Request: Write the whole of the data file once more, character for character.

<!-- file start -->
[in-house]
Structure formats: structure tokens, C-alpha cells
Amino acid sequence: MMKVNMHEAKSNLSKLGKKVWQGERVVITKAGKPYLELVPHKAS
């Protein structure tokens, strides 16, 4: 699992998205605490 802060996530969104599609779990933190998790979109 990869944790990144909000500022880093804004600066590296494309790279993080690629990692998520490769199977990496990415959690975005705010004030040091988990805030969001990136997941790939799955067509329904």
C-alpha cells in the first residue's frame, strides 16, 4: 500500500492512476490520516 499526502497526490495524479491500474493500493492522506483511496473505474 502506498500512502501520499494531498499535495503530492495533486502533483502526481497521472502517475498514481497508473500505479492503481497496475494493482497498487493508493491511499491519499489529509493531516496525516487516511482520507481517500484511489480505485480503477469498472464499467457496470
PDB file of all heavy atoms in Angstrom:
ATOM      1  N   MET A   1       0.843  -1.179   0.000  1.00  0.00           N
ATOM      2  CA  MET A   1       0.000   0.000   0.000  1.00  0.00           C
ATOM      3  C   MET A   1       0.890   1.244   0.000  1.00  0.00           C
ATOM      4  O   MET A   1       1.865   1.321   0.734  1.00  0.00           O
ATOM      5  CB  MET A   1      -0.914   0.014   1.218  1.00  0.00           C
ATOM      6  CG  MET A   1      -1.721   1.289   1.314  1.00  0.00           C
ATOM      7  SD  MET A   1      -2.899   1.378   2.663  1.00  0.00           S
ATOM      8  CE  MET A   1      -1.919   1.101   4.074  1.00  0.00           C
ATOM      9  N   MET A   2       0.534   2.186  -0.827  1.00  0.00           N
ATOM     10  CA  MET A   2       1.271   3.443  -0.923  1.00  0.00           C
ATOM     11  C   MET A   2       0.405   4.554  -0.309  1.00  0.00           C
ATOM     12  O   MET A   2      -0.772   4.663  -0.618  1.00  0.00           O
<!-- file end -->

[in-house]
Structure formats: structure tokens, C-alpha cells
Amino acid sequence: MMKVNMHEAKSNLSKLGKKVWQGERVVITKAGKPYLELVPHKAS
């Protein structure tokens, strides 16, 4: 699992998205605490 802060996530969104599609779990933190998790979109 990869944790990144909000500022880093804004600066590296494309790279993080690629990692998520490769199977990496990415959690975005705010004030040091988990805030969001990136997941790939799955067509329904």
C-alpha cells in the first residue's frame, strides 16, 4: 500500500492512476490520516 499526502497526490495524479491500474493500493492522506483511496473505474 502506498500512502501520499494531498499535495503530492495533486502533483502526481497521472502517475498514481497508473500505479492503481497496475494493482497498487493508493491511499491519499489529509493531516496525516487516511482520507481517500484511489480505485480503477469498472464499467457496470
PDB file of all heavy atoms in Angstrom:
ATOM      1  N   MET A   1       0.843  -1.179   0.000  1.00  0.00           N
ATOM      2  CA  MET A   1       0.000   0.000   0.000  1.00  0.00           C
ATOM      3  C   MET A   1       0.890   1.244   0.000  1.00  0.00           C
ATOM      4  O   MET A   1       1.865   1.321   0.734  1.00  0.00           O
ATOM      5  CB  MET A   1      -0.914   0.014   1.218  1.00  0.00           C
ATOM      6  CG  MET A   1      -1.721   1.289   1.314  1.00  0.00           C
ATOM      7  SD  MET A   1      -2.899   1.378   2.663  1.00  0.00           S
ATOM      8  CE  MET A   1      -1.919   1.101   4.074  1.00  0.00           C
ATOM      9  N   MET A   2       0.534   2.186  -0.827  1.00  0.00           N
ATOM     10  CA  MET A   2       1.271   3.443  -0.923  1.00  0.00           C
ATOM     11  C   MET A   2       0.405   4.554  -0.309  1.00  0.00           C
ATOM     12  O   MET A   2      -0.772   4.663  -0.618  1.00  0.00           O